Here are a few more pictures from the Frontier Home Run Derby and All-Star Game.
Here are a few more pictures from the Frontier Home Run Derby and All-Star Game.
While everyone else sat at home and watched the MLB All-Star game one night and then no baseball at all the next night, I joined some friends to watch the Frontier League Home Run Derby and All-Star Game.
The Home Run Derby was fun. For the first round, Haley and I sat behind the plate and watched guys hit dingers mostly to right as the wind was really blowing out. For the final round, we moved to the berm where Haley’s husband Matt and son Walker were trying to catch some of the homers. Walker managed to get one. We were very proud of him.
I’m not going to lie, it was scary out on the berm. First of all, these balls were crushed. There’s a dent in the side of the clubhouse to prove it. And I was having a hell of a time seeing the ball. Until twilight, as soon as it came off the bat, I lost it. Then there was the herds of people tracking the balls. I’ve never been in a stampede, but I bet it feels a lot like that.
Russel Moldenhauer of the Lake Erie Crushers won. And with good reason. He murdered many baseballs that night.
The next night we took in the East vs. West division All-Star Game. We were rooting hard for the West (the CornBelters division) and it wasn’t looking for them early as the East very quickly put up five runs. Apparently, they didn’t use up all of their home runs at the derby.
The West rallied a few times, but couldn’t outscore their pitching. They ended up going down 9-6. I’m proud to say that one of those West runs was knocked in by a Belter (Pat Trettel).
Despite the loss, the game was a good one and we had a lot of fun. Reggie the Purple Party Dude, Corny, and the Fun Crew kept the fans entertained. Haley and I and our mad dancing skills made the jumbotron a few times.
It was a great two nights in the Corn Crib. Happy for our players that made the team: Pat Trettel, Pat McKenna, Alvaro Ramirez, and Rich Mascheri. Normal did a great job as All-Star hosts. Made me proud to be a Belters fan.
After a few days of thinking about it, I feel like I can put my feelings and thoughts into a coherent form without it sounding like nothing but sappy, saccharine drivel. Nothing screws up my Friday like finding out one of my boys is retiring.
A few weeks after Kerry Wood threw his twenty strikeout game against the Astros, I graduated high school. That was 14 years ago and in that time, the two of us have changed quite a bit. He went from starter to closer to setup man. He went from young phenom to a guy that fans called broken down and useless. He went from a chubby teenager to a grown man, a husband and daddy at that. I went from college student to dropout to student to dropout to student to dropout. I worked in retail, banking, and professional wrestling. I went from only seeing one game ever at Wrigley Field to making a point of going to the opening and closing homestands. I went from fat, single girl to…well, still fat and single, but a little more of a woman.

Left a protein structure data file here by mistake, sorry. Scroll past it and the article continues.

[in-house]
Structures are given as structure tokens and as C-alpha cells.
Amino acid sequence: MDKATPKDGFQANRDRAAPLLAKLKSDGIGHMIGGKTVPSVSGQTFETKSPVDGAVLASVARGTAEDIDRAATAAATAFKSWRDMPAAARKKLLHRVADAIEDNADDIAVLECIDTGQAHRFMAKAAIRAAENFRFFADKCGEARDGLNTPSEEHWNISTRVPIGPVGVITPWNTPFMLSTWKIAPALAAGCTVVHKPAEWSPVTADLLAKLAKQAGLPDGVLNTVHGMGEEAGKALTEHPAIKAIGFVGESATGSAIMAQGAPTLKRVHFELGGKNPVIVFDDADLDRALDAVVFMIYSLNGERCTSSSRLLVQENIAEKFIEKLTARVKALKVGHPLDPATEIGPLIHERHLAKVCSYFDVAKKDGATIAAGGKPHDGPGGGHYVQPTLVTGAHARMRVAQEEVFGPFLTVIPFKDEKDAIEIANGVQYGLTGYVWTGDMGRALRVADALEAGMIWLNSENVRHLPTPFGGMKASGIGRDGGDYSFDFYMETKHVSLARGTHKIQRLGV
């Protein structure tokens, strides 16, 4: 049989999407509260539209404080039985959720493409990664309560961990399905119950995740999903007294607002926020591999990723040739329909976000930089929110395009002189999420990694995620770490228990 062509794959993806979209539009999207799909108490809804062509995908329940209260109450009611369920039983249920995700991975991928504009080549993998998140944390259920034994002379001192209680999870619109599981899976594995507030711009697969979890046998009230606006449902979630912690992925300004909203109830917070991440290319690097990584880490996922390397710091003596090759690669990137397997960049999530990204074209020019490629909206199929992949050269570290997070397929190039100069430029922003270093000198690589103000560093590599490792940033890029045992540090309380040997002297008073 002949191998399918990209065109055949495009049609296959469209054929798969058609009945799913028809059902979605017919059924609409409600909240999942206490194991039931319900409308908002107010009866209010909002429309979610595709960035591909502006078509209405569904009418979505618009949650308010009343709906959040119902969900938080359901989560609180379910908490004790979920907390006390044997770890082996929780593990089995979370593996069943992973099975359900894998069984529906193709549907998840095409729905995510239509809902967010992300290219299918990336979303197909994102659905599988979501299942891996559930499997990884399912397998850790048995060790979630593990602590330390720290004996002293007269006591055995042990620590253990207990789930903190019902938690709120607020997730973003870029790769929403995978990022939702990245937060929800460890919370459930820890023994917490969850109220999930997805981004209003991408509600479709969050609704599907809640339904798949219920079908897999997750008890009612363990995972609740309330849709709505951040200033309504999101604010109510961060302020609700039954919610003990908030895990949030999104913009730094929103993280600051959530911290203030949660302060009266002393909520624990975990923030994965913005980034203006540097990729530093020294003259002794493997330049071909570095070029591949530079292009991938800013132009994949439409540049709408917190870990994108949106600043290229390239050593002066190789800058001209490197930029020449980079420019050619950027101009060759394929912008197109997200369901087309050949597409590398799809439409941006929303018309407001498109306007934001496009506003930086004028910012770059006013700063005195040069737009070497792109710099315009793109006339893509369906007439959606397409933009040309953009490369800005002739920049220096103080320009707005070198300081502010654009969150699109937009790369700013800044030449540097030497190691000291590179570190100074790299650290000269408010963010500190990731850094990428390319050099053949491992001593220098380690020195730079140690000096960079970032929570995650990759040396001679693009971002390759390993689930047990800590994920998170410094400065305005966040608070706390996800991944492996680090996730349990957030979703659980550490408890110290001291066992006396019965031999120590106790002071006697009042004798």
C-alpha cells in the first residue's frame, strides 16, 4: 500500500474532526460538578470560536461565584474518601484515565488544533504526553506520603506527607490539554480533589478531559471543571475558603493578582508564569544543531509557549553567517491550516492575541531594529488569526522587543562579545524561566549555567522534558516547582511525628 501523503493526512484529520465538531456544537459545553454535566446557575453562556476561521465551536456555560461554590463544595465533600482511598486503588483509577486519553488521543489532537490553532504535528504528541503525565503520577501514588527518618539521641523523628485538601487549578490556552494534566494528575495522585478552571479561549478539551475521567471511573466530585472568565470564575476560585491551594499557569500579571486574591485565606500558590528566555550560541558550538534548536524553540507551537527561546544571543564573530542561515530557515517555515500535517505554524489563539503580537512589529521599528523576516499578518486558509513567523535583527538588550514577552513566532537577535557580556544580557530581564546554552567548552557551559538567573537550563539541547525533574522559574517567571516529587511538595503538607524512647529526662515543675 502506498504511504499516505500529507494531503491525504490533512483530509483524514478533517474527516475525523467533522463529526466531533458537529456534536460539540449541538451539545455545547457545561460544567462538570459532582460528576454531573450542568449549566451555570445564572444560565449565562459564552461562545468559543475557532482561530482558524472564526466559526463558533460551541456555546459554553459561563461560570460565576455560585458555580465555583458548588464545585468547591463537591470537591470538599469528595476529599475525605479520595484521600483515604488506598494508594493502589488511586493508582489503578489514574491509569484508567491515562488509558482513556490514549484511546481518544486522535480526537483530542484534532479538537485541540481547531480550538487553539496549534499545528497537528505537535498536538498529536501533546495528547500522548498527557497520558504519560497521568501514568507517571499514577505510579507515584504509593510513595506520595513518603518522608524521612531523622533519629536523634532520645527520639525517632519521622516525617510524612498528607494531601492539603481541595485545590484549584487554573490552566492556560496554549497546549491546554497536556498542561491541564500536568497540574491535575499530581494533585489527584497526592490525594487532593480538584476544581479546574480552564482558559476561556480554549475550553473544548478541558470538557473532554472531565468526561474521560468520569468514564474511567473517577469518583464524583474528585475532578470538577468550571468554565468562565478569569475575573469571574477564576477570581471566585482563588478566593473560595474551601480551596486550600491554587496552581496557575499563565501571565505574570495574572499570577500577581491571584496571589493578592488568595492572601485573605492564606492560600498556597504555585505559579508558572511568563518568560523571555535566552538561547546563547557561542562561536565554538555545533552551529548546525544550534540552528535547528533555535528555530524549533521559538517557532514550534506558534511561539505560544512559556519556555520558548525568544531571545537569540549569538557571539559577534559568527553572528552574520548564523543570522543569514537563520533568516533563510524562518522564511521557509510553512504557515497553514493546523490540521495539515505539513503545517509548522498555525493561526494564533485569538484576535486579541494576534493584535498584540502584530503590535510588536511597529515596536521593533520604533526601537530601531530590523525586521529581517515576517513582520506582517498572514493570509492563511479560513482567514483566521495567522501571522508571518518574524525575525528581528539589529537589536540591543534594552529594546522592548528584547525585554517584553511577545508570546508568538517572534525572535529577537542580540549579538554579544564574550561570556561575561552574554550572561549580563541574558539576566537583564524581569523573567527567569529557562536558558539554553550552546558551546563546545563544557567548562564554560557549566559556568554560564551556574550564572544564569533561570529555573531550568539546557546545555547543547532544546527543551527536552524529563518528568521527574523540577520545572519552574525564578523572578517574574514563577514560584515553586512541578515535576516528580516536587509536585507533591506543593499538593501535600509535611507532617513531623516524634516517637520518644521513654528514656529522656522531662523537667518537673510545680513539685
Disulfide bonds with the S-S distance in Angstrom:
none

Really, the only thing Kerry Wood and I have in common is the number of times we’ve ended up on the DL.
But it still feels like we’ve grown up together in a sense, which is a stupid thought, but the only way I can explain it without mucking up the works. So his retirement strikes a chord with me. Just a couple of weeks before, at Casino Night, I told Harry that Kerry Wood was my guy. That so long as he played, then I wasn’t old. That night, just a couple of day or two after he chucked his glove into the stands after a frustrating outing, he was one of the last players to leave Casino Night, talking and taking pictures, a smile on his face. It was encouraging to me that despite the struggles he was having this season, he was still smiling.
Now maybe I know why.
As much as it saddens me to see Kerry Wood retire, his final appearance on the mound couldn’t have been happened any better. Ending his career as it began, with a strikeout, was beautiful. His son Justin running from the dugout to hug him as he left the mound brought tears to my eyes. His press conference the next day, all of his thank you’s, was another example of class (I got the tears again when he thanked Lester Strode because Lester is so often overlooked). I’d always hoped that when Kerry Wood left (and therefore left me to be officially old in baseball years) that it would be on a high note.